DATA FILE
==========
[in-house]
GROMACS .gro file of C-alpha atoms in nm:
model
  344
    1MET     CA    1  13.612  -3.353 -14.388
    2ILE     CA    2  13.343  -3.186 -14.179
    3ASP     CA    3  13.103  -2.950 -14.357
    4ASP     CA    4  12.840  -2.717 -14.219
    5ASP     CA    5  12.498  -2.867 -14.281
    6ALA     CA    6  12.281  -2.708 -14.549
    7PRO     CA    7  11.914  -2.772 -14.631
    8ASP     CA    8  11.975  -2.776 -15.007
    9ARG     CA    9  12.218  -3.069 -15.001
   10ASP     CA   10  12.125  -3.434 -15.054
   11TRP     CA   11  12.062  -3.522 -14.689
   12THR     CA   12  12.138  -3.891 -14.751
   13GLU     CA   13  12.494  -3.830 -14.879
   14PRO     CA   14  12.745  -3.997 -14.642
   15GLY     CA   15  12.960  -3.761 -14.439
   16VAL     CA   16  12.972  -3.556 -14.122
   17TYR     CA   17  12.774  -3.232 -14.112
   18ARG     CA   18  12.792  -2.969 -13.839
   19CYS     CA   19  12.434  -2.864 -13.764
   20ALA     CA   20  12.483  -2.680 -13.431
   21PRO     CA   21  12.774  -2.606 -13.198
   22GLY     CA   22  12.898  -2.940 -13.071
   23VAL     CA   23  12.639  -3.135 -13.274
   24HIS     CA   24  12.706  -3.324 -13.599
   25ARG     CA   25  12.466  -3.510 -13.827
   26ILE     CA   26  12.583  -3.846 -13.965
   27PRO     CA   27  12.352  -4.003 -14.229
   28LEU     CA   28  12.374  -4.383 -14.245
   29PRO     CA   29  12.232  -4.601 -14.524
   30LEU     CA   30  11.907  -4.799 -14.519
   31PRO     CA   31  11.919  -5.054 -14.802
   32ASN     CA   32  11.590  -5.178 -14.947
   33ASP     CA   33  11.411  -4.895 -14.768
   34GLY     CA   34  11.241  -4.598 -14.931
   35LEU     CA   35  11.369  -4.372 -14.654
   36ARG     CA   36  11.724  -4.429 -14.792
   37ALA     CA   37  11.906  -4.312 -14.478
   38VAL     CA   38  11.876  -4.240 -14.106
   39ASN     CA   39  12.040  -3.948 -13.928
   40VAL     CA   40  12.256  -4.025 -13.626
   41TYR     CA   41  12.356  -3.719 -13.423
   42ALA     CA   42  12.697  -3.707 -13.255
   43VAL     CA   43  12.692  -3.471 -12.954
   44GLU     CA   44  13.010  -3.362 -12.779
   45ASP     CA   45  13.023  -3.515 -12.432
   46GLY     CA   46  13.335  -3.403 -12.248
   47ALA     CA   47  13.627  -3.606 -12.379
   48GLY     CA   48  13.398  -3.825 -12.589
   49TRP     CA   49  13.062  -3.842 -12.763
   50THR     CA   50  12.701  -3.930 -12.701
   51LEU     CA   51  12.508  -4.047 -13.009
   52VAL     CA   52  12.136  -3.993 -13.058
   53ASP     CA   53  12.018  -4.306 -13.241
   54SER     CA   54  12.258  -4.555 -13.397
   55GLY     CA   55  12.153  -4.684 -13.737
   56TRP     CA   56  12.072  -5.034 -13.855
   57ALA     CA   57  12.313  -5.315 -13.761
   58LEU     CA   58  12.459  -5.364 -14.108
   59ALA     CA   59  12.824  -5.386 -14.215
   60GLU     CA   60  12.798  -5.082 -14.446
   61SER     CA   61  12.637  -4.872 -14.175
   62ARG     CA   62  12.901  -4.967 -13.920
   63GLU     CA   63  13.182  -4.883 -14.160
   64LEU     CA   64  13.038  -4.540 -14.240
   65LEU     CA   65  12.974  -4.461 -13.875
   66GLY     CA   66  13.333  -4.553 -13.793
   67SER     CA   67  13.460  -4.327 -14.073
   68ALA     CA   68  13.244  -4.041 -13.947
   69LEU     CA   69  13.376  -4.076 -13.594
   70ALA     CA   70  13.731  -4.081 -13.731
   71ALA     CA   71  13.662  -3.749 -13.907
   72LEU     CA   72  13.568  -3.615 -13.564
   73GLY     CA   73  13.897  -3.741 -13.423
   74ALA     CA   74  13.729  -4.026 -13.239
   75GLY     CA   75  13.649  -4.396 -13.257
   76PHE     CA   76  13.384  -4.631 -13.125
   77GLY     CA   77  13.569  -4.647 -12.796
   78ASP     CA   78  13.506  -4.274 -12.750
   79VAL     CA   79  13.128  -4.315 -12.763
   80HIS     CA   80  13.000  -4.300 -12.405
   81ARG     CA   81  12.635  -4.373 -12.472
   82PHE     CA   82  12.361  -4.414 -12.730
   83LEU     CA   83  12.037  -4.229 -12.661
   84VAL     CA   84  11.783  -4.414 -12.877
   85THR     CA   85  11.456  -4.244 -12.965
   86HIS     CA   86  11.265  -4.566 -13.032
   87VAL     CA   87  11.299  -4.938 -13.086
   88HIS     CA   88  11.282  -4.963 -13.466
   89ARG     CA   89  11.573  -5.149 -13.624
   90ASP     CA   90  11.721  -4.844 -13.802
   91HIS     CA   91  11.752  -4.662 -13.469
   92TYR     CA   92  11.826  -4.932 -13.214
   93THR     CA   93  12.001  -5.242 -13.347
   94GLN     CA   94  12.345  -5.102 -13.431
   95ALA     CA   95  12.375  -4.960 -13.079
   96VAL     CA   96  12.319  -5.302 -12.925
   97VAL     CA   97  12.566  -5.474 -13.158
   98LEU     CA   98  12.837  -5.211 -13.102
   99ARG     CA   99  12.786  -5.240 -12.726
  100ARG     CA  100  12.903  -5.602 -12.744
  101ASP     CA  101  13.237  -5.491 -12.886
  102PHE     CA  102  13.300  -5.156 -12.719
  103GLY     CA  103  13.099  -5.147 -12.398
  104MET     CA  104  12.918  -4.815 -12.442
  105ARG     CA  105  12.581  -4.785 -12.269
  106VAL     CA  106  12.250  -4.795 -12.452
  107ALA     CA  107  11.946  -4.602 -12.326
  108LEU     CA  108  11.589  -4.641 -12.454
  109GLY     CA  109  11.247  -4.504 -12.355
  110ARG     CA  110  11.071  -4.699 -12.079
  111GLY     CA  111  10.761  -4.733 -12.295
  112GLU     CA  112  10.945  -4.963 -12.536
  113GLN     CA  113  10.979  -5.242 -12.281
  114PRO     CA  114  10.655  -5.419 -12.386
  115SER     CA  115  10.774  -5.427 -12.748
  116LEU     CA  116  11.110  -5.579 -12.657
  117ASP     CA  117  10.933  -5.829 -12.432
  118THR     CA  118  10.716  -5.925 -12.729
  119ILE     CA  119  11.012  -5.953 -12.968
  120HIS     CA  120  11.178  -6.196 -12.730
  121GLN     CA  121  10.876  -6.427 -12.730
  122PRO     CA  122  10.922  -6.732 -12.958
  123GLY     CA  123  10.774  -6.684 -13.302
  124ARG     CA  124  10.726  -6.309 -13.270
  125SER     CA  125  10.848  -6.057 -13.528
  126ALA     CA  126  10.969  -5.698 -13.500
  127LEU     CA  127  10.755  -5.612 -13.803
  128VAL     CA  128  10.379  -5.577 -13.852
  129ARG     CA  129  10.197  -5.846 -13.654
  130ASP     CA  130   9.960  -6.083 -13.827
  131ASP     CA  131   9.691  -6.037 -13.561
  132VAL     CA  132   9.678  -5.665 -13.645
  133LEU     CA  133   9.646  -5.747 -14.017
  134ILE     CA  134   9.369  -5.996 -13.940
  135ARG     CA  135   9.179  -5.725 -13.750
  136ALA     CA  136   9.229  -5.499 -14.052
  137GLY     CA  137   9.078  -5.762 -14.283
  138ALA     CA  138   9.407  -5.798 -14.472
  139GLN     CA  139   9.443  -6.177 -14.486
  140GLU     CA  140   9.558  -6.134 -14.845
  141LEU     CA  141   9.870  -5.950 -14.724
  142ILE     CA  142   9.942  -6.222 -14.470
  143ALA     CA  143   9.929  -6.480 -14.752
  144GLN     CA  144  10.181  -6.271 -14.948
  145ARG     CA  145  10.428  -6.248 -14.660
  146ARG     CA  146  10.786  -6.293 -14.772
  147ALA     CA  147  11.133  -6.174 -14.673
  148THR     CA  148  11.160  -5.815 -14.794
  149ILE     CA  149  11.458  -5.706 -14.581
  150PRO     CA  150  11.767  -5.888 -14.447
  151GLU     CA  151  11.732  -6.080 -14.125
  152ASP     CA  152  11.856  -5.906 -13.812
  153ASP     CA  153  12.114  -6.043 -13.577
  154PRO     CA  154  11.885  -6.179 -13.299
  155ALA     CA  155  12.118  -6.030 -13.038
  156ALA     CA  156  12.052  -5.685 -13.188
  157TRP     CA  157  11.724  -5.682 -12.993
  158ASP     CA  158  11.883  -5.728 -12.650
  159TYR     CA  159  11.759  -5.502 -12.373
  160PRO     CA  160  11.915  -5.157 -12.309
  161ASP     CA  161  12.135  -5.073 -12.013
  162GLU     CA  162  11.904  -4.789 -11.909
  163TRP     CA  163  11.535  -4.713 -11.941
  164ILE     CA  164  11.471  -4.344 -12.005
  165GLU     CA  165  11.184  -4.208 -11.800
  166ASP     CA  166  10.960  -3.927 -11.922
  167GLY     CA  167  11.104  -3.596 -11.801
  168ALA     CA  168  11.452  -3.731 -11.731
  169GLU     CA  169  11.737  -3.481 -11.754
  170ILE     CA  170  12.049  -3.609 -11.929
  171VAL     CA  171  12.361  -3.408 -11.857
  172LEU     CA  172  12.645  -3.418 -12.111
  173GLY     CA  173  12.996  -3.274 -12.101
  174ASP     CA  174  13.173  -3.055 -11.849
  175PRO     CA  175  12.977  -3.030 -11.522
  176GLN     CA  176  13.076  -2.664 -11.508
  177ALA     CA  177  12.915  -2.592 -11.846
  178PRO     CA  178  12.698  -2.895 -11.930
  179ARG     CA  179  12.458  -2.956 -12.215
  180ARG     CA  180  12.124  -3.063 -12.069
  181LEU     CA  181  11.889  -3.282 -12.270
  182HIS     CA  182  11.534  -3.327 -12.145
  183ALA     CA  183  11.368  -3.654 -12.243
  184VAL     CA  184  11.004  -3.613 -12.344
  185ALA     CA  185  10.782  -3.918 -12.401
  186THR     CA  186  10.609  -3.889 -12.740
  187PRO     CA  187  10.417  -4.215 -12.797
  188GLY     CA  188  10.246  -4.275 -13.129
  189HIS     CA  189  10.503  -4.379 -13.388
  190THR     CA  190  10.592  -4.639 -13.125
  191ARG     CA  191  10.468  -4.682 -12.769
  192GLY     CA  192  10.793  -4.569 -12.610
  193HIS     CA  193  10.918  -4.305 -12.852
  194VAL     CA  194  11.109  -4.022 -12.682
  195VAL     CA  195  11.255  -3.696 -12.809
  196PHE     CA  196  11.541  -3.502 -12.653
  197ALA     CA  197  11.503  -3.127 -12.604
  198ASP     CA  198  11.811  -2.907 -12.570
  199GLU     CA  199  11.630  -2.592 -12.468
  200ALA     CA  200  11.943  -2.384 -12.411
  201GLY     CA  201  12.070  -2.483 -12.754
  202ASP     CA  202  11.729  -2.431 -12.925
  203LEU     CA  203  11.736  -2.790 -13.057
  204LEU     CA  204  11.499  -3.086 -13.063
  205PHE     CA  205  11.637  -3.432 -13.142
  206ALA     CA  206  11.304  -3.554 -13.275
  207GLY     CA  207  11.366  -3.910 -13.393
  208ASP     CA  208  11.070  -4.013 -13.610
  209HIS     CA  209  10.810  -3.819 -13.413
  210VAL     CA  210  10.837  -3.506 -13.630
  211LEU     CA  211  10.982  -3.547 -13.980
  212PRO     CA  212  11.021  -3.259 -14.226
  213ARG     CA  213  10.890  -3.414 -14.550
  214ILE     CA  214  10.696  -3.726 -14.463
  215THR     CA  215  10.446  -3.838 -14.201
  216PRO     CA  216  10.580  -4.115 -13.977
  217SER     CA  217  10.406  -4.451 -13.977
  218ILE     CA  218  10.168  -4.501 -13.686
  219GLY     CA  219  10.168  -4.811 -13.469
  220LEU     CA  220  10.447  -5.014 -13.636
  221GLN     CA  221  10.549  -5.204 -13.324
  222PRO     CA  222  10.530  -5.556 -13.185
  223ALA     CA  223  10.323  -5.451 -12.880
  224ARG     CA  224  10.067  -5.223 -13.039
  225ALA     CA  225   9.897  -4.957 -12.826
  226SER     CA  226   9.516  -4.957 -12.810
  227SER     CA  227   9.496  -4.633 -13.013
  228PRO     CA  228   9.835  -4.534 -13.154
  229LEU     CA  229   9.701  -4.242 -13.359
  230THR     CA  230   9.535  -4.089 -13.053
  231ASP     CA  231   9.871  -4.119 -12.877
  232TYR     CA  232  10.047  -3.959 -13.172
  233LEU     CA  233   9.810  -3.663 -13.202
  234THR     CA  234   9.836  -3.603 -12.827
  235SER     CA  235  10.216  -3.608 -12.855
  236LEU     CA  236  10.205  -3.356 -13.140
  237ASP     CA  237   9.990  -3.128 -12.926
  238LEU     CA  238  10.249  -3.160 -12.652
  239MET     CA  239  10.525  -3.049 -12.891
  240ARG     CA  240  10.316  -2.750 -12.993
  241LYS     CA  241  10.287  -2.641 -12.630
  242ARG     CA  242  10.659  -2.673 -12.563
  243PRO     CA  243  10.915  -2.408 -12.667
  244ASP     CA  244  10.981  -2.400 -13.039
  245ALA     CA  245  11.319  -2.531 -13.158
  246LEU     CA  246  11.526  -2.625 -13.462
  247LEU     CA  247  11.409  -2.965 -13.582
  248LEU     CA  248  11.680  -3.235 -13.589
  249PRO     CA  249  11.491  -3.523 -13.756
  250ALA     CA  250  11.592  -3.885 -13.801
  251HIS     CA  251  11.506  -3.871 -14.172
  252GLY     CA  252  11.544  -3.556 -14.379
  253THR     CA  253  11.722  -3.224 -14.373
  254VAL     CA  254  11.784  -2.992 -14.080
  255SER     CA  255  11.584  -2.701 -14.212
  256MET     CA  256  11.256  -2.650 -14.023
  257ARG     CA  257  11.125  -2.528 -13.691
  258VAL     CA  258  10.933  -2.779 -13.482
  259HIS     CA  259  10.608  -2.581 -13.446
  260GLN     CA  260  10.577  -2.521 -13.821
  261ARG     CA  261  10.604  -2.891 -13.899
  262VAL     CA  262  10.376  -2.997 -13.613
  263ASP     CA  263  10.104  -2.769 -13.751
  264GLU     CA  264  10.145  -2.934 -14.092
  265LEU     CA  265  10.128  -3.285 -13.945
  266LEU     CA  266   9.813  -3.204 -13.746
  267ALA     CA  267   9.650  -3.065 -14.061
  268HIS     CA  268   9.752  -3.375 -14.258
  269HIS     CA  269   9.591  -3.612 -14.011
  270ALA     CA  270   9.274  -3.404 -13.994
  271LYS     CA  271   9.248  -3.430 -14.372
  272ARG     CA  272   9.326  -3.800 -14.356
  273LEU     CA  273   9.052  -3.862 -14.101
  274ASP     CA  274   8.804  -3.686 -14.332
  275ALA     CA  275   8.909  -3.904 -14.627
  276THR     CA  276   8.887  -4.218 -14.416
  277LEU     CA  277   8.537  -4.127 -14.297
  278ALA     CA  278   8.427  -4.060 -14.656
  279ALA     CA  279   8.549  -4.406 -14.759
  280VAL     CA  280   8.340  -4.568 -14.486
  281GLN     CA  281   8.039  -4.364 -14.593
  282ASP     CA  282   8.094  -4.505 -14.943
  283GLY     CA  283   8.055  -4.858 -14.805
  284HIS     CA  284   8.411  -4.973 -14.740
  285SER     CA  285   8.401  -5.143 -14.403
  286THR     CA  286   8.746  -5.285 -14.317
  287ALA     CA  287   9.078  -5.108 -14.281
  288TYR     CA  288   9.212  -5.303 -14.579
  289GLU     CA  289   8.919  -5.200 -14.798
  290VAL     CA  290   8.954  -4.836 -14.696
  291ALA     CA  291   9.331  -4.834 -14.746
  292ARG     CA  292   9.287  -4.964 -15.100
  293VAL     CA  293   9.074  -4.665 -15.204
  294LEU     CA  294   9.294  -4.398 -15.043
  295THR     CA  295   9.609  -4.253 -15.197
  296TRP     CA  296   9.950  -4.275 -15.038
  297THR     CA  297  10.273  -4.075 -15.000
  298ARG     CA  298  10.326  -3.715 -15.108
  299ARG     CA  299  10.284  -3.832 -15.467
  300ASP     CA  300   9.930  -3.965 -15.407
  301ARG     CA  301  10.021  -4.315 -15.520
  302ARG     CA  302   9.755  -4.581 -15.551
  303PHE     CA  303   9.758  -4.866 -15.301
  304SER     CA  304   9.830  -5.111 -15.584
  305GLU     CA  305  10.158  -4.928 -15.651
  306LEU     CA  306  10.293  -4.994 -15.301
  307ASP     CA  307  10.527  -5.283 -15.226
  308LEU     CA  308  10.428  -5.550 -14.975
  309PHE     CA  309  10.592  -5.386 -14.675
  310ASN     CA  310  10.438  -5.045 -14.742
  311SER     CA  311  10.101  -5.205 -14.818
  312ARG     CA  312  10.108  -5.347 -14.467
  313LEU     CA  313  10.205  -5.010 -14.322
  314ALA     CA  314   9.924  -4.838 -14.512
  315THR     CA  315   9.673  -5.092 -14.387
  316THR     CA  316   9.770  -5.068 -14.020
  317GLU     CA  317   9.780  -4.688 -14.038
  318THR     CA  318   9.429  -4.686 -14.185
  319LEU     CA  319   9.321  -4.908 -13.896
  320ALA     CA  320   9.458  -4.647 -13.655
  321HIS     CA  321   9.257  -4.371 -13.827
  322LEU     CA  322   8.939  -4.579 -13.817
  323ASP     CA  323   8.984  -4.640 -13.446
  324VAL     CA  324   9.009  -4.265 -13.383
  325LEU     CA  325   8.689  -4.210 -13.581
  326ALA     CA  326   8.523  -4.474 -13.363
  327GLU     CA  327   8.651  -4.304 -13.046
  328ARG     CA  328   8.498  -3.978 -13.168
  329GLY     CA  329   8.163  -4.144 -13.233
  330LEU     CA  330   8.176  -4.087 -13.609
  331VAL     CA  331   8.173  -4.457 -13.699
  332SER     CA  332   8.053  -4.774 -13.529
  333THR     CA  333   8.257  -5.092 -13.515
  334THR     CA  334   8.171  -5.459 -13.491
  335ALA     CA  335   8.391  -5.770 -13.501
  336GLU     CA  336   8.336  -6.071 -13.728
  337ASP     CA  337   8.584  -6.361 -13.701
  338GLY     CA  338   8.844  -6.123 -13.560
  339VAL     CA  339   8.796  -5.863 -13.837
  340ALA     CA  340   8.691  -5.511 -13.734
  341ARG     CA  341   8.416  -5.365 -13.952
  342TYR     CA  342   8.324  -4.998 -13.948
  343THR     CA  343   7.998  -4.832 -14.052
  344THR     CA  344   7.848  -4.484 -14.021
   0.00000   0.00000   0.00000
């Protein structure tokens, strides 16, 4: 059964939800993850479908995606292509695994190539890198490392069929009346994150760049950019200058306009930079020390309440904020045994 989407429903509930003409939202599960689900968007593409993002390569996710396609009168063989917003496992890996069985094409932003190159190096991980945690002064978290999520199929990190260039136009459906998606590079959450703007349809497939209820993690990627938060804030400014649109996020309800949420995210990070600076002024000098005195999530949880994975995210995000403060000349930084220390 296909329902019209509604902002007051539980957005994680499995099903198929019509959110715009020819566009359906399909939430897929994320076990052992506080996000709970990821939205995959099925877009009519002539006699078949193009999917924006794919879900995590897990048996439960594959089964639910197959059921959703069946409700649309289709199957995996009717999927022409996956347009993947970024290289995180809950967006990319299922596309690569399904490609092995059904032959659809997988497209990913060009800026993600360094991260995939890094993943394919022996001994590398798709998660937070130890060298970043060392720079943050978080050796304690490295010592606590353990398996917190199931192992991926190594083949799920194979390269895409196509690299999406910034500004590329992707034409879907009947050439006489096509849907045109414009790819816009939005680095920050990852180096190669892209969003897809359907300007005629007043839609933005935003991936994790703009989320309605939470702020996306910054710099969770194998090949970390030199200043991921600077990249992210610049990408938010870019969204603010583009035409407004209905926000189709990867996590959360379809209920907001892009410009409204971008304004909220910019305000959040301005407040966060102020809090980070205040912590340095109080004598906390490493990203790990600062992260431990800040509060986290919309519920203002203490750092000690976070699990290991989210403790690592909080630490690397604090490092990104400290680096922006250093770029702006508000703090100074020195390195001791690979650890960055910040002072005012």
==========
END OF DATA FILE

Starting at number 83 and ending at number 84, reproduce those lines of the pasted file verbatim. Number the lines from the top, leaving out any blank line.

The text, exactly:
   79VAL     CA   79  13.128  -4.315 -12.763
   80HIS     CA   80  13.000  -4.300 -12.405